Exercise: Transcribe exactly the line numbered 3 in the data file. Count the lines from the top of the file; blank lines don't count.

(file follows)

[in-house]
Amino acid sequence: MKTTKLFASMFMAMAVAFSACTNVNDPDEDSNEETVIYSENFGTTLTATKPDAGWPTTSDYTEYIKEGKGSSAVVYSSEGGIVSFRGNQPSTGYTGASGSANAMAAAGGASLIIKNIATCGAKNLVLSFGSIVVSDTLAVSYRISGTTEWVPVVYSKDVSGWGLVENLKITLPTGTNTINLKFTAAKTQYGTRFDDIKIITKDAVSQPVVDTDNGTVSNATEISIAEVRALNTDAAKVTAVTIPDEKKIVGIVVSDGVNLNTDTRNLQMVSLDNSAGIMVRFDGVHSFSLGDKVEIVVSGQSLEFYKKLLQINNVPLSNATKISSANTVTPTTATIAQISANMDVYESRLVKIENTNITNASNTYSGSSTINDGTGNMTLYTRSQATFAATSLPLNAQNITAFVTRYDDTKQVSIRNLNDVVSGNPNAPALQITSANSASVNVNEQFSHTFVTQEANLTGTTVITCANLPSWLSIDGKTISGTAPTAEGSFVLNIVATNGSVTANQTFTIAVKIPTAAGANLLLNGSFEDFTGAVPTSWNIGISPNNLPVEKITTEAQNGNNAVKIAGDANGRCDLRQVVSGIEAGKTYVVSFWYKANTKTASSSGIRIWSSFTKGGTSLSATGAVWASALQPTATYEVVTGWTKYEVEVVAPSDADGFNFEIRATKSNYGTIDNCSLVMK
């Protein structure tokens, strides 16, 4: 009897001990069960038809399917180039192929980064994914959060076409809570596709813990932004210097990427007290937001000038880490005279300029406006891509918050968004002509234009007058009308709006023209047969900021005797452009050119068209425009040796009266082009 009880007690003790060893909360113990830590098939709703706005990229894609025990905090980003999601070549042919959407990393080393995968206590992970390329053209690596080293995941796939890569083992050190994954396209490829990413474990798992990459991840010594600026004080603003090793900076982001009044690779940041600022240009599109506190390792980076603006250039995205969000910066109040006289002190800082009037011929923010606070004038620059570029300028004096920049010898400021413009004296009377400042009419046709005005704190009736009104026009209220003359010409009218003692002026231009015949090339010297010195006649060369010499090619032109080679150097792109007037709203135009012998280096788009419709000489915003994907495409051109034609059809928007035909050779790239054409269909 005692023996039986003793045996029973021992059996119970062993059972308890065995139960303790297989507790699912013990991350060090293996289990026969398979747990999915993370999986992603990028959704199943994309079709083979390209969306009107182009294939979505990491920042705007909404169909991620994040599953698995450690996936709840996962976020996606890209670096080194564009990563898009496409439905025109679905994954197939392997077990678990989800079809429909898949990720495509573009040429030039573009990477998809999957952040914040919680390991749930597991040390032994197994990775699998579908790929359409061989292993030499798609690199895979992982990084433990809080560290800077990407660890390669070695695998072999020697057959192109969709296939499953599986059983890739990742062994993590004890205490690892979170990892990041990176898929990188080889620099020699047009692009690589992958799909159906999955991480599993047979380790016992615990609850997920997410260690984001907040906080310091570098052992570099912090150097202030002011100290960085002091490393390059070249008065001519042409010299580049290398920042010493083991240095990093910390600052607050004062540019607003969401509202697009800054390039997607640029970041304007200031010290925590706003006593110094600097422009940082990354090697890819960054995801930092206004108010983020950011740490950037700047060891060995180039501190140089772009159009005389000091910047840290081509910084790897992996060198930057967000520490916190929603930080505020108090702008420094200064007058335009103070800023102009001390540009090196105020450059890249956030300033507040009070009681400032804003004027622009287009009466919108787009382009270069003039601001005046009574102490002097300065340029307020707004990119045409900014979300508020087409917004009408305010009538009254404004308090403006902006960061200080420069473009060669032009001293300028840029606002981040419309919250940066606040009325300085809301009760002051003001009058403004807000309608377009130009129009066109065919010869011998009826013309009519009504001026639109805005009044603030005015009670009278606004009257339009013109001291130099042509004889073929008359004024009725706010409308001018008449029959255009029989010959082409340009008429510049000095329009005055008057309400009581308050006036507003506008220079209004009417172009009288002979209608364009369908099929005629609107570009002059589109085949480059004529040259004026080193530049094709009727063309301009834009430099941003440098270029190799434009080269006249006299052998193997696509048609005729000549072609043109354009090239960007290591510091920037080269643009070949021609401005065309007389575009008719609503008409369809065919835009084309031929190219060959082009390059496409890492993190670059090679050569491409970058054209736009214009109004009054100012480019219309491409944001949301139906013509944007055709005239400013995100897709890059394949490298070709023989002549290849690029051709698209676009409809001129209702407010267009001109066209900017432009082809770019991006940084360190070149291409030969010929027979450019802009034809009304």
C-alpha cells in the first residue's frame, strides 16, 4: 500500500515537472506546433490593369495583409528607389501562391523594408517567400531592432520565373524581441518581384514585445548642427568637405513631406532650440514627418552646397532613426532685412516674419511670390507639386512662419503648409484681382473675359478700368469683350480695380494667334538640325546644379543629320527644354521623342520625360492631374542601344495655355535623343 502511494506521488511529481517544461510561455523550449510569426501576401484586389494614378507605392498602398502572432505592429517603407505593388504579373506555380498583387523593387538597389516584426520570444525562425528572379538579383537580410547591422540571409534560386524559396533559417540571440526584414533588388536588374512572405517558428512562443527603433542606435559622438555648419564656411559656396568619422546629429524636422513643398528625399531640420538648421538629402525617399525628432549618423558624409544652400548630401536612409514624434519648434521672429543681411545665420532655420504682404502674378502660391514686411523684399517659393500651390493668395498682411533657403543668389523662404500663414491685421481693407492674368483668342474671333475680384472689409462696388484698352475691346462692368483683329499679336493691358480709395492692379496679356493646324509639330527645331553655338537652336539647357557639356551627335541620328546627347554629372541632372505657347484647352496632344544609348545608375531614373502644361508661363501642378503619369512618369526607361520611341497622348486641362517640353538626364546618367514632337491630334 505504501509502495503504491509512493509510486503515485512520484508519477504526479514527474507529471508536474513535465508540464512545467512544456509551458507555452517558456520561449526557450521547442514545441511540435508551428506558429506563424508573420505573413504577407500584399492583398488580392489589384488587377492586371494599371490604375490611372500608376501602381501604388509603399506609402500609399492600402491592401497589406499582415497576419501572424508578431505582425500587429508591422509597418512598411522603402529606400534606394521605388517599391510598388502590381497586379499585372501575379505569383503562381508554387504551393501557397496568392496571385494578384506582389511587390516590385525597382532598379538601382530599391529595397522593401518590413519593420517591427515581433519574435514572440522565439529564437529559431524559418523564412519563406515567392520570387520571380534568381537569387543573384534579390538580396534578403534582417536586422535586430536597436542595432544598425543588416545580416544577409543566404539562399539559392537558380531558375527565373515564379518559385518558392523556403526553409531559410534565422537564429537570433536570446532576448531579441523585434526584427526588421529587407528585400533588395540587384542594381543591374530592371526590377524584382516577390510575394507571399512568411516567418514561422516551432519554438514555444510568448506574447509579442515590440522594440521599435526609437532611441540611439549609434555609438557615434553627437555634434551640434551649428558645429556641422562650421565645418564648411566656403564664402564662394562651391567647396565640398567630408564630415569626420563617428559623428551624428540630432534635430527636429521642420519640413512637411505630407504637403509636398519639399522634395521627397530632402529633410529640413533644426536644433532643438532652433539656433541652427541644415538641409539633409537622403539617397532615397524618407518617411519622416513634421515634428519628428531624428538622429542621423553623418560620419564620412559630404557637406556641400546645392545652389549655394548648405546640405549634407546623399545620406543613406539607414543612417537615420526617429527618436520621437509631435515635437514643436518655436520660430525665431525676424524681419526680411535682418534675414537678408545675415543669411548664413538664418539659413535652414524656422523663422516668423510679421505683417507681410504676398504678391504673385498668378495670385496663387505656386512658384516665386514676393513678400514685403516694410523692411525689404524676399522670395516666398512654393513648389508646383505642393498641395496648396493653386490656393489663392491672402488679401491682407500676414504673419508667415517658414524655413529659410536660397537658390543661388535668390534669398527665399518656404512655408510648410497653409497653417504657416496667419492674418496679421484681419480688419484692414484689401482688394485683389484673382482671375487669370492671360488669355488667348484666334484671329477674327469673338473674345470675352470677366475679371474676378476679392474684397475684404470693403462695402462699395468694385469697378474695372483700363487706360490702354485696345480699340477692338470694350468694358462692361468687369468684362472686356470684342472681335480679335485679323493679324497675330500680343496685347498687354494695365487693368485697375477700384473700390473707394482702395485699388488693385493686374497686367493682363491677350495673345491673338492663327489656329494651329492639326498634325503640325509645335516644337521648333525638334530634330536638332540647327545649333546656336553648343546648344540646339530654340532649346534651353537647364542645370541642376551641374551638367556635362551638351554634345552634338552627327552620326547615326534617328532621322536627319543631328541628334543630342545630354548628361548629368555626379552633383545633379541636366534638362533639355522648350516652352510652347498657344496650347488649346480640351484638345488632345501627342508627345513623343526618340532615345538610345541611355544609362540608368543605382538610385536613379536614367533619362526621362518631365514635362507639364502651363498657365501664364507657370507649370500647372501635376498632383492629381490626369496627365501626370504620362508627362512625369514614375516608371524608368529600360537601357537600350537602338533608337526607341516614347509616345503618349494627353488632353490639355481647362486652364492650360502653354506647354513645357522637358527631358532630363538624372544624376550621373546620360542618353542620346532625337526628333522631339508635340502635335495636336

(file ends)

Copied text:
């Protein structure tokens, strides 16, 4: 009897001990069960038809399917180039192929980064994914959060076409809570596709813990932004210097990427007290937001000038880490005279300029406006891509918050968004002509234009007058009308709006023209047969900021005797452009050119068209425009040796009266082009 009880007690003790060893909360113990830590098939709703706005990229894609025990905090980003999601070549042919959407990393080393995968206590992970390329053209690596080293995941796939890569083992050190994954396209490829990413474990798992990459991840010594600026004080603003090793900076982001009044690779940041600022240009599109506190390792980076603006250039995205969000910066109040006289002190800082009037011929923010606070004038620059570029300028004096920049010898400021413009004296009377400042009419046709005005704190009736009104026009209220003359010409009218003692002026231009015949090339010297010195006649060369010499090619032109080679150097792109007037709203135009012998280096788009419709000489915003994907495409051109034609059809928007035909050779790239054409269909 005692023996039986003793045996029973021992059996119970062993059972308890065995139960303790297989507790699912013990991350060090293996289990026969398979747990999915993370999986992603990028959704199943994309079709083979390209969306009107182009294939979505990491920042705007909404169909991620994040599953698995450690996936709840996962976020996606890209670096080194564009990563898009496409439905025109679905994954197939392997077990678990989800079809429909898949990720495509573009040429030039573009990477998809999957952040914040919680390991749930597991040390032994197994990775699998579908790929359409061989292993030499798609690199895979992982990084433990809080560290800077990407660890390669070695695998072999020697057959192109969709296939499953599986059983890739990742062994993590004890205490690892979170990892990041990176898929990188080889620099020699047009692009690589992958799909159906999955991480599993047979380790016992615990609850997920997410260690984001907040906080310091570098052992570099912090150097202030002011100290960085002091490393390059070249008065001519042409010299580049290398920042010493083991240095990093910390600052607050004062540019607003969401509202697009800054390039997607640029970041304007200031010290925590706003006593110094600097422009940082990354090697890819960054995801930092206004108010983020950011740490950037700047060891060995180039501190140089772009159009005389000091910047840290081509910084790897992996060198930057967000520490916190929603930080505020108090702008420094200064007058335009103070800023102009001390540009090196105020450059890249956030300033507040009070009681400032804003004027622009287009009466919108787009382009270069003039601001005046009574102490002097300065340029307020707004990119045409900014979300508020087409917004009408305010009538009254404004308090403006902006960061200080420069473009060669032009001293300028840029606002981040419309919250940066606040009325300085809301009760002051003001009058403004807000309608377009130009129009066109065919010869011998009826013309009519009504001026639109805005009044603030005015009670009278606004009257339009013109001291130099042509004889073929008359004024009725706010409308001018008449029959255009029989010959082409340009008429510049000095329009005055008057309400009581308050006036507003506008220079209004009417172009009288002979209608364009369908099929005629609107570009002059589109085949480059004529040259004026080193530049094709009727063309301009834009430099941003440098270029190799434009080269006249006299052998193997696509048609005729000549072609043109354009090239960007290591510091920037080269643009070949021609401005065309007389575009008719609503008409369809065919835009084309031929190219060959082009390059496409890492993190670059090679050569491409970058054209736009214009109004009054100012480019219309491409944001949301139906013509944007055709005239400013995100897709890059394949490298070709023989002549290849690029051709698209676009409809001129209702407010267009001109066209900017432009082809770019991006940084360190070149291409030969010929027979450019802009034809009304």